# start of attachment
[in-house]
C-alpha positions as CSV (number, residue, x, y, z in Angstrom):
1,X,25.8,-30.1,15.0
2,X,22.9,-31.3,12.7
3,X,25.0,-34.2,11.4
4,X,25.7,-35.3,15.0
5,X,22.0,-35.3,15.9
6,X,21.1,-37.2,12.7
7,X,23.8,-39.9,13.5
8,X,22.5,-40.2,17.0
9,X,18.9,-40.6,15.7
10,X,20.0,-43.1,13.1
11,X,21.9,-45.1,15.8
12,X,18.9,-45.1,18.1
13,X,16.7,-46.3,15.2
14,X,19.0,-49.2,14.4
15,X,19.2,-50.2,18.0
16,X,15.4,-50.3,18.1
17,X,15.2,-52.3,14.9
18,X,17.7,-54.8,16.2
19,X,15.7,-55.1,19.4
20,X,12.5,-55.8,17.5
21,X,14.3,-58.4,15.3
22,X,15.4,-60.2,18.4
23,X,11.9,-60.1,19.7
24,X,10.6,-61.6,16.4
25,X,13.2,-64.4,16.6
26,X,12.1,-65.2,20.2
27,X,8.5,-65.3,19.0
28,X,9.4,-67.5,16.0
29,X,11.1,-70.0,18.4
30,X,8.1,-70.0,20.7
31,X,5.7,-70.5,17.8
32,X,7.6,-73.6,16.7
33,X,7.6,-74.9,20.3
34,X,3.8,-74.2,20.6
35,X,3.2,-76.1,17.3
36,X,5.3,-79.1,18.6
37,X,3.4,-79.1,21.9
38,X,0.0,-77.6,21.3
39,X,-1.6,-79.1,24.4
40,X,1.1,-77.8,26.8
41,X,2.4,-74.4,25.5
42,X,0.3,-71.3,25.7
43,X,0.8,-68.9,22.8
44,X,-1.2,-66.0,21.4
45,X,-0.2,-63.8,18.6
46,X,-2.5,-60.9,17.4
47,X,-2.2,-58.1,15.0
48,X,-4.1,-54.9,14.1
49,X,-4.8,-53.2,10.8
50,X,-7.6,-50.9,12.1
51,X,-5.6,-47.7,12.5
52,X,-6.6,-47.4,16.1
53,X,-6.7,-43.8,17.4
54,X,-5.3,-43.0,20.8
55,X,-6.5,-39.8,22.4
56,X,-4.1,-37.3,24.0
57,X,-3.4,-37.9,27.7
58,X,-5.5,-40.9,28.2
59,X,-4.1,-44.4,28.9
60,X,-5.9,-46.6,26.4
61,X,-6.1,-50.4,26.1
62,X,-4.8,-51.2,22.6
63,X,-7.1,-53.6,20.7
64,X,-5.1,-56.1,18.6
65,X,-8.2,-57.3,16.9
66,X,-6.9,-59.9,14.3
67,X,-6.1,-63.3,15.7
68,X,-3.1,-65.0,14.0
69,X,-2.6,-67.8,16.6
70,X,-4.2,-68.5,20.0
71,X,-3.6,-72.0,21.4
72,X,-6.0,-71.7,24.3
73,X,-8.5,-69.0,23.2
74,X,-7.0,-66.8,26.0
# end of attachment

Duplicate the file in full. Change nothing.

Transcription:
[in-house]
C-alpha positions as CSV (number, residue, x, y, z in Angstrom):
1,X,25.8,-30.1,15.0
2,X,22.9,-31.3,12.7
3,X,25.0,-34.2,11.4
4,X,25.7,-35.3,15.0
5,X,22.0,-35.3,15.9
6,X,21.1,-37.2,12.7
7,X,23.8,-39.9,13.5
8,X,22.5,-40.2,17.0
9,X,18.9,-40.6,15.7
10,X,20.0,-43.1,13.1
11,X,21.9,-45.1,15.8
12,X,18.9,-45.1,18.1
13,X,16.7,-46.3,15.2
14,X,19.0,-49.2,14.4
15,X,19.2,-50.2,18.0
16,X,15.4,-50.3,18.1
17,X,15.2,-52.3,14.9
18,X,17.7,-54.8,16.2
19,X,15.7,-55.1,19.4
20,X,12.5,-55.8,17.5
21,X,14.3,-58.4,15.3
22,X,15.4,-60.2,18.4
23,X,11.9,-60.1,19.7
24,X,10.6,-61.6,16.4
25,X,13.2,-64.4,16.6
26,X,12.1,-65.2,20.2
27,X,8.5,-65.3,19.0
28,X,9.4,-67.5,16.0
29,X,11.1,-70.0,18.4
30,X,8.1,-70.0,20.7
31,X,5.7,-70.5,17.8
32,X,7.6,-73.6,16.7
33,X,7.6,-74.9,20.3
34,X,3.8,-74.2,20.6
35,X,3.2,-76.1,17.3
36,X,5.3,-79.1,18.6
37,X,3.4,-79.1,21.9
38,X,0.0,-77.6,21.3
39,X,-1.6,-79.1,24.4
40,X,1.1,-77.8,26.8
41,X,2.4,-74.4,25.5
42,X,0.3,-71.3,25.7
43,X,0.8,-68.9,22.8
44,X,-1.2,-66.0,21.4
45,X,-0.2,-63.8,18.6
46,X,-2.5,-60.9,17.4
47,X,-2.2,-58.1,15.0
48,X,-4.1,-54.9,14.1
49,X,-4.8,-53.2,10.8
50,X,-7.6,-50.9,12.1
51,X,-5.6,-47.7,12.5
52,X,-6.6,-47.4,16.1
53,X,-6.7,-43.8,17.4
54,X,-5.3,-43.0,20.8
55,X,-6.5,-39.8,22.4
56,X,-4.1,-37.3,24.0
57,X,-3.4,-37.9,27.7
58,X,-5.5,-40.9,28.2
59,X,-4.1,-44.4,28.9
60,X,-5.9,-46.6,26.4
61,X,-6.1,-50.4,26.1
62,X,-4.8,-51.2,22.6
63,X,-7.1,-53.6,20.7
64,X,-5.1,-56.1,18.6
65,X,-8.2,-57.3,16.9
66,X,-6.9,-59.9,14.3
67,X,-6.1,-63.3,15.7
68,X,-3.1,-65.0,14.0
69,X,-2.6,-67.8,16.6
70,X,-4.2,-68.5,20.0
71,X,-3.6,-72.0,21.4
72,X,-6.0,-71.7,24.3
73,X,-8.5,-69.0,23.2
74,X,-7.0,-66.8,26.0